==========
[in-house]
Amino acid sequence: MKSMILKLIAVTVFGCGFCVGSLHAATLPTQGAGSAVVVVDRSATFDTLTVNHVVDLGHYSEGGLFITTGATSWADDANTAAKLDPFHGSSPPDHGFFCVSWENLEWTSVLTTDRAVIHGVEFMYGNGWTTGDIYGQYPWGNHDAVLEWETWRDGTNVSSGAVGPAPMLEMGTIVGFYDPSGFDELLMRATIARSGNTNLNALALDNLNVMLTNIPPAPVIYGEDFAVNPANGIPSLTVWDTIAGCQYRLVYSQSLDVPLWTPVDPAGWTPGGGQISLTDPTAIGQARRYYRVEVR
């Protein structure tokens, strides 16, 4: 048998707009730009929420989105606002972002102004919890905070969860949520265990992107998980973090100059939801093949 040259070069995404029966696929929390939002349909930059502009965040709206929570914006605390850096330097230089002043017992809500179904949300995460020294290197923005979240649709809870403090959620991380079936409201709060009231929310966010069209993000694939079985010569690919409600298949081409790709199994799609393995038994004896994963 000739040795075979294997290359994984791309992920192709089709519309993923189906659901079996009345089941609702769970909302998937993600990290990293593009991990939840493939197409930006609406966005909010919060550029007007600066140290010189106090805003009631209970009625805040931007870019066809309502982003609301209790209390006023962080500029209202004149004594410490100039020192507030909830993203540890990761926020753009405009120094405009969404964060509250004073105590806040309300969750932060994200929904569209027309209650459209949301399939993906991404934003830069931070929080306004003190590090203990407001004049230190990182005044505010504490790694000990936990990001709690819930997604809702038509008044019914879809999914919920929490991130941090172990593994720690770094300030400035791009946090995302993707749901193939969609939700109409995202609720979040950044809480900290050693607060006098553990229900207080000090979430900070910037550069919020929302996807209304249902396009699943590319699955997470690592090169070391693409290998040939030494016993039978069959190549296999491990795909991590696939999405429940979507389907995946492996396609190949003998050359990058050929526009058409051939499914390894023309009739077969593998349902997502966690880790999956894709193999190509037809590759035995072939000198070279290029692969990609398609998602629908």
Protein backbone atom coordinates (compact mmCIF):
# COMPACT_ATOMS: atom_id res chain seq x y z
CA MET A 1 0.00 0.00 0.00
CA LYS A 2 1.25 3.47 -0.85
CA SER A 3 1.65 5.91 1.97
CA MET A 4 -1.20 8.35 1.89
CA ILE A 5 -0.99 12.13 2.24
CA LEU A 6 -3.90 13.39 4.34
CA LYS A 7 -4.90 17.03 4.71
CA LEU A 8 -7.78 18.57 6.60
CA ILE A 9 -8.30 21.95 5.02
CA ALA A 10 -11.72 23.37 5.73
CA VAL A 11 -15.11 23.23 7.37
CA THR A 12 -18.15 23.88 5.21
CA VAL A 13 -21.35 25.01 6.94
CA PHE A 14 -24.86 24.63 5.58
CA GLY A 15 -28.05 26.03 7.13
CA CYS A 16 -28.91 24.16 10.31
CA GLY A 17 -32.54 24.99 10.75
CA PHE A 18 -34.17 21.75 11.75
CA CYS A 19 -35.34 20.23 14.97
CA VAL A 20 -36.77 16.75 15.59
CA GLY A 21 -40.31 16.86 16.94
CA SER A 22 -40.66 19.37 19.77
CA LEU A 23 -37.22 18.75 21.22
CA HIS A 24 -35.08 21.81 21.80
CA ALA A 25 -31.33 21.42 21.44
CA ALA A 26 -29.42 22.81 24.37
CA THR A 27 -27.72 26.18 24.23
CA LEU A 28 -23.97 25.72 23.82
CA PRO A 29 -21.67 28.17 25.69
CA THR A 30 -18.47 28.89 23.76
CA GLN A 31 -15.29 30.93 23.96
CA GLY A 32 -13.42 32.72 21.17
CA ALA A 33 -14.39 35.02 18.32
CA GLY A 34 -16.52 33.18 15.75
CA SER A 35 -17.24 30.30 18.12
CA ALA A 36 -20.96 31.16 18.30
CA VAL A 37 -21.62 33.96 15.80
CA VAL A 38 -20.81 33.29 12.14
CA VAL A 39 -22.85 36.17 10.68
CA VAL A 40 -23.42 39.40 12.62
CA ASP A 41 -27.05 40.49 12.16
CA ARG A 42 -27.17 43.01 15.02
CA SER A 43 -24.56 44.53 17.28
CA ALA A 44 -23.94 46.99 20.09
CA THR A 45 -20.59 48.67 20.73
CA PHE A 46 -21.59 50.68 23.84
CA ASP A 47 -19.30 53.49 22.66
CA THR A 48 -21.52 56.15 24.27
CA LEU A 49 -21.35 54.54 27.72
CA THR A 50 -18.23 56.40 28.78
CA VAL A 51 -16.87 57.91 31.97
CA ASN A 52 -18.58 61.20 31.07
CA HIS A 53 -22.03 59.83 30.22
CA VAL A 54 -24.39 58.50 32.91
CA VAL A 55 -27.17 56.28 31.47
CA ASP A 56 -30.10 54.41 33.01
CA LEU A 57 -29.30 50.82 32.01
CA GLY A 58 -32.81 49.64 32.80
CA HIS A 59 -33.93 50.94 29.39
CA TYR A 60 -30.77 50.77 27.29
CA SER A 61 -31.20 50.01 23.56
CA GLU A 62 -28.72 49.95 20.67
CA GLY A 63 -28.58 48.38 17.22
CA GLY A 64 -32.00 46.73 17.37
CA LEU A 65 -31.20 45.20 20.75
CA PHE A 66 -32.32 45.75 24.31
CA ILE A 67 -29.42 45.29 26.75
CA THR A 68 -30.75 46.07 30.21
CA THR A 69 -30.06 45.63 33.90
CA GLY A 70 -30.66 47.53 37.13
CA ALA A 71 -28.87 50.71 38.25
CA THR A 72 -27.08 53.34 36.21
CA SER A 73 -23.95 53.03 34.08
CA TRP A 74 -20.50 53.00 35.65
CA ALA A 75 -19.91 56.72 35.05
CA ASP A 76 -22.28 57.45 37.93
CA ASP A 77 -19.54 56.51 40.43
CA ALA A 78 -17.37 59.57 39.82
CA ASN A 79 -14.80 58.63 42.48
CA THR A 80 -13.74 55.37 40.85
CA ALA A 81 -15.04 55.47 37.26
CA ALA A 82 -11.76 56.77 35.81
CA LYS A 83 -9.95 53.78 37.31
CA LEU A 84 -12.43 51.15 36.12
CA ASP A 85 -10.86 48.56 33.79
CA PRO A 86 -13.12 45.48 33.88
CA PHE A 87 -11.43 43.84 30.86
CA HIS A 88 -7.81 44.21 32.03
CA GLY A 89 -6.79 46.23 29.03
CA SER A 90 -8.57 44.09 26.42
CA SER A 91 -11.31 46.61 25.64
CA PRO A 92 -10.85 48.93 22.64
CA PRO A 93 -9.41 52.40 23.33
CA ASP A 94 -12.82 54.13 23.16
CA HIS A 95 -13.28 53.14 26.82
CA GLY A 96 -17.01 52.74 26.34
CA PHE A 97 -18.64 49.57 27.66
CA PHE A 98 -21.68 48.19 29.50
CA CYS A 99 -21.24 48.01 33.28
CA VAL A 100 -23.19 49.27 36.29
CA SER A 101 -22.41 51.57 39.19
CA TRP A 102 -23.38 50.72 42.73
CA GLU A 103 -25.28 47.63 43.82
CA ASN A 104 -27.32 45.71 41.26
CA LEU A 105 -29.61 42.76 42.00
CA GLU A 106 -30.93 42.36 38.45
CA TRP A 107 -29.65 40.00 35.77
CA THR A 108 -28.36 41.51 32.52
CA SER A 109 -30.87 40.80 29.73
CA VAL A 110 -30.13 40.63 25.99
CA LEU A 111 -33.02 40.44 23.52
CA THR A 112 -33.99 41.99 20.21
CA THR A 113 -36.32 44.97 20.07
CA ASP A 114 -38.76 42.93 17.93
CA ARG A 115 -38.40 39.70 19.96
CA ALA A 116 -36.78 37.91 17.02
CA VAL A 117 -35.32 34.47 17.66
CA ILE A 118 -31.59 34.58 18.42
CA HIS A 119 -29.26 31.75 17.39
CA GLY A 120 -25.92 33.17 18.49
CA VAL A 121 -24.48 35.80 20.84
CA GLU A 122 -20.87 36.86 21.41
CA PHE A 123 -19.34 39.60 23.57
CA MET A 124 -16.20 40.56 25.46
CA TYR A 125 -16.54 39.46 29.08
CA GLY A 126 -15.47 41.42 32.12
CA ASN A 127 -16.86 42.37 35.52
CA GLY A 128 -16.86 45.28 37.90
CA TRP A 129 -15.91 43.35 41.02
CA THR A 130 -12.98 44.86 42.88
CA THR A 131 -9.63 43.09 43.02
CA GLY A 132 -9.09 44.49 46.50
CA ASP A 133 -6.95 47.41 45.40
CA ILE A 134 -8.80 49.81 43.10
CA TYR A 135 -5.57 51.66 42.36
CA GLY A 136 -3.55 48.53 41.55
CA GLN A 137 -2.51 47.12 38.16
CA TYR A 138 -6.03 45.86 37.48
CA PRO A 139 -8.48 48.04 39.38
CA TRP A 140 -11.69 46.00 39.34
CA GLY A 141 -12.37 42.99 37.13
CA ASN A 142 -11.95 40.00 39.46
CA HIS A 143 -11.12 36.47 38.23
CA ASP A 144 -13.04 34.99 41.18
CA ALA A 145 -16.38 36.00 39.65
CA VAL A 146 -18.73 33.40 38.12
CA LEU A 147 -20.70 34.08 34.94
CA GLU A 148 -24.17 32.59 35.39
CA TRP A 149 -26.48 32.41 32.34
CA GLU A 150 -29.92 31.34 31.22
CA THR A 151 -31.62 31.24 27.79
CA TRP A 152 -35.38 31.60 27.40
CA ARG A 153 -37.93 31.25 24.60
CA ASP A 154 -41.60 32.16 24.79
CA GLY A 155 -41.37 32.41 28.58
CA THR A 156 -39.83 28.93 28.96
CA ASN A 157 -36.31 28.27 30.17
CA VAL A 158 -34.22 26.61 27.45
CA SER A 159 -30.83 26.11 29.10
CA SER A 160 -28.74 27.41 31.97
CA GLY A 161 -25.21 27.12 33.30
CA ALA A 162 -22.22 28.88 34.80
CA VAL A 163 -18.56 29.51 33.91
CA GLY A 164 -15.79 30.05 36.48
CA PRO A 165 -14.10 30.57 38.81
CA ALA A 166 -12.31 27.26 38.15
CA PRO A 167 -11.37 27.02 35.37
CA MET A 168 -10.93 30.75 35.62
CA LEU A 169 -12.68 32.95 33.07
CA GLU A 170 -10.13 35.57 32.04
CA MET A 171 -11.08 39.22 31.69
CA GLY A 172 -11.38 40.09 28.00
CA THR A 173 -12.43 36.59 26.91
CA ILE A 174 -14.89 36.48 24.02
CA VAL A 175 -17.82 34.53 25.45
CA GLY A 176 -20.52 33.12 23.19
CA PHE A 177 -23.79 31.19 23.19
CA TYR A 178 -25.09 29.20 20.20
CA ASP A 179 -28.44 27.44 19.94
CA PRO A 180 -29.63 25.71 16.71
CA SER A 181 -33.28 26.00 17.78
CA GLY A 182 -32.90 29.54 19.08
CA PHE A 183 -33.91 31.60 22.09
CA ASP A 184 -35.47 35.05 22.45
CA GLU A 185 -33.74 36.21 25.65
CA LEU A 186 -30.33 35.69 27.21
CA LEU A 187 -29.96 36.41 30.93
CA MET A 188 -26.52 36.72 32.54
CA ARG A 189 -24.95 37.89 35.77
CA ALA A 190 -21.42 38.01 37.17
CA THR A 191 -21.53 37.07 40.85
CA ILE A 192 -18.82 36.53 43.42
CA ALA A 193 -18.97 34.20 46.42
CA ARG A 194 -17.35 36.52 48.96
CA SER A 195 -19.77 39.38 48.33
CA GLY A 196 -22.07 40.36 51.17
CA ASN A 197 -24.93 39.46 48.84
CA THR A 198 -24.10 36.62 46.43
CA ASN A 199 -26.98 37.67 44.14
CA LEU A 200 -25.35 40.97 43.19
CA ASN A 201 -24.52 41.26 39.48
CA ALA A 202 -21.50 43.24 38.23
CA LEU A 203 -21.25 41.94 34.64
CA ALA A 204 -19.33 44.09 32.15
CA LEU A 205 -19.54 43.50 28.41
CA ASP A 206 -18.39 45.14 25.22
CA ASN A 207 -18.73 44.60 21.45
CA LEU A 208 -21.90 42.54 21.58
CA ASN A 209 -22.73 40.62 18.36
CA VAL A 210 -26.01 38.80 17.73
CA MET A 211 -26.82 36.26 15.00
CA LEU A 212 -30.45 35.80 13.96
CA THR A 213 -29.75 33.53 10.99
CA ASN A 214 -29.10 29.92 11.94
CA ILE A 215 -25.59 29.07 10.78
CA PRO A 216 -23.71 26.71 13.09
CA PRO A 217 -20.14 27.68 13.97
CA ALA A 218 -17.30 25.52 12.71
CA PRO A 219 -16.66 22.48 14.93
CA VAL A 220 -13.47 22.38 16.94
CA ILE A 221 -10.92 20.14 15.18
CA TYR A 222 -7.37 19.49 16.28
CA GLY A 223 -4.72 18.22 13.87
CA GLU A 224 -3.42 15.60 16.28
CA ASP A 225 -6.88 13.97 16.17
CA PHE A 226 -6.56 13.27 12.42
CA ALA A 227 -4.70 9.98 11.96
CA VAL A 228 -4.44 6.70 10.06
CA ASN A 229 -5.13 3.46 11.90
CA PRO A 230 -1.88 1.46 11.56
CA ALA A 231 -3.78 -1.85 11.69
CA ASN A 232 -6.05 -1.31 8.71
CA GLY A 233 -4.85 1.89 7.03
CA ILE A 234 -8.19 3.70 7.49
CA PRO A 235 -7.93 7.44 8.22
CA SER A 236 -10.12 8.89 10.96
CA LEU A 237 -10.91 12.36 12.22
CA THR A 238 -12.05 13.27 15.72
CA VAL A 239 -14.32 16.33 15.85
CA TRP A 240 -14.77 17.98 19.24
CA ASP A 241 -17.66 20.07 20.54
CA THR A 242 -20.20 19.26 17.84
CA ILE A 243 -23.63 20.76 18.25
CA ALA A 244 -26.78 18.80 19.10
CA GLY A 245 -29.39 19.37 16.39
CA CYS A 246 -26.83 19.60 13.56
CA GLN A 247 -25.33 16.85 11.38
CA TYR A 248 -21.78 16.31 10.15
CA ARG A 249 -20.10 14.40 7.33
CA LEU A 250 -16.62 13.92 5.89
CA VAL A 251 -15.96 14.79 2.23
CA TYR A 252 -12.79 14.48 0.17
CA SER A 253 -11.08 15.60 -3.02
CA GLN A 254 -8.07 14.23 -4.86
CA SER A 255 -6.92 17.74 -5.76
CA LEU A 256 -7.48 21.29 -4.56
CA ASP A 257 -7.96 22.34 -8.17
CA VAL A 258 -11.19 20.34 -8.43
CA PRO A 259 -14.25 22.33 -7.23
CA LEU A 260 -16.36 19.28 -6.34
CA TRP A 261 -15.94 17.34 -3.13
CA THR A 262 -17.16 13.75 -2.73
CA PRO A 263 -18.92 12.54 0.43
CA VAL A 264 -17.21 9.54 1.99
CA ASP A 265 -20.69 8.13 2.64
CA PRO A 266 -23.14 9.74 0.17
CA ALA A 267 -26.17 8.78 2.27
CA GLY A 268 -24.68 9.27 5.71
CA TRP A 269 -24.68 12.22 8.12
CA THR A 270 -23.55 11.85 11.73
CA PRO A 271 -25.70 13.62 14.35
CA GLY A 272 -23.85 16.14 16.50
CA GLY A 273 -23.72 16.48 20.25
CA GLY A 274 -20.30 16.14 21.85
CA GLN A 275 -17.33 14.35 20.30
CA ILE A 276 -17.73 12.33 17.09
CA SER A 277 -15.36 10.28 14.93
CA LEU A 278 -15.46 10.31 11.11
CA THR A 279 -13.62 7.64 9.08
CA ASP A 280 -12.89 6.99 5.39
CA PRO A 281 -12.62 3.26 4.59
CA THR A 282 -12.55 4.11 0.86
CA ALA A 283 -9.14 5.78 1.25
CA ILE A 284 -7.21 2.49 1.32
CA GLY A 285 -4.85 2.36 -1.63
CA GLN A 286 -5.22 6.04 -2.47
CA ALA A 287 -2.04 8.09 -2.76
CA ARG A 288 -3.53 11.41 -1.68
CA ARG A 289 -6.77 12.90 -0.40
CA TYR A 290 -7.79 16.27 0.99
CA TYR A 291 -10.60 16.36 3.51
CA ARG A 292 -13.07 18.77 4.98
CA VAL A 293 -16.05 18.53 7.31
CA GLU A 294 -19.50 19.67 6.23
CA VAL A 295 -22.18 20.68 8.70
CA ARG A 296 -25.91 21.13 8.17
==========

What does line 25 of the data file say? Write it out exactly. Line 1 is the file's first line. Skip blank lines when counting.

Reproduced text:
CA VAL A 20 -36.77 16.75 15.59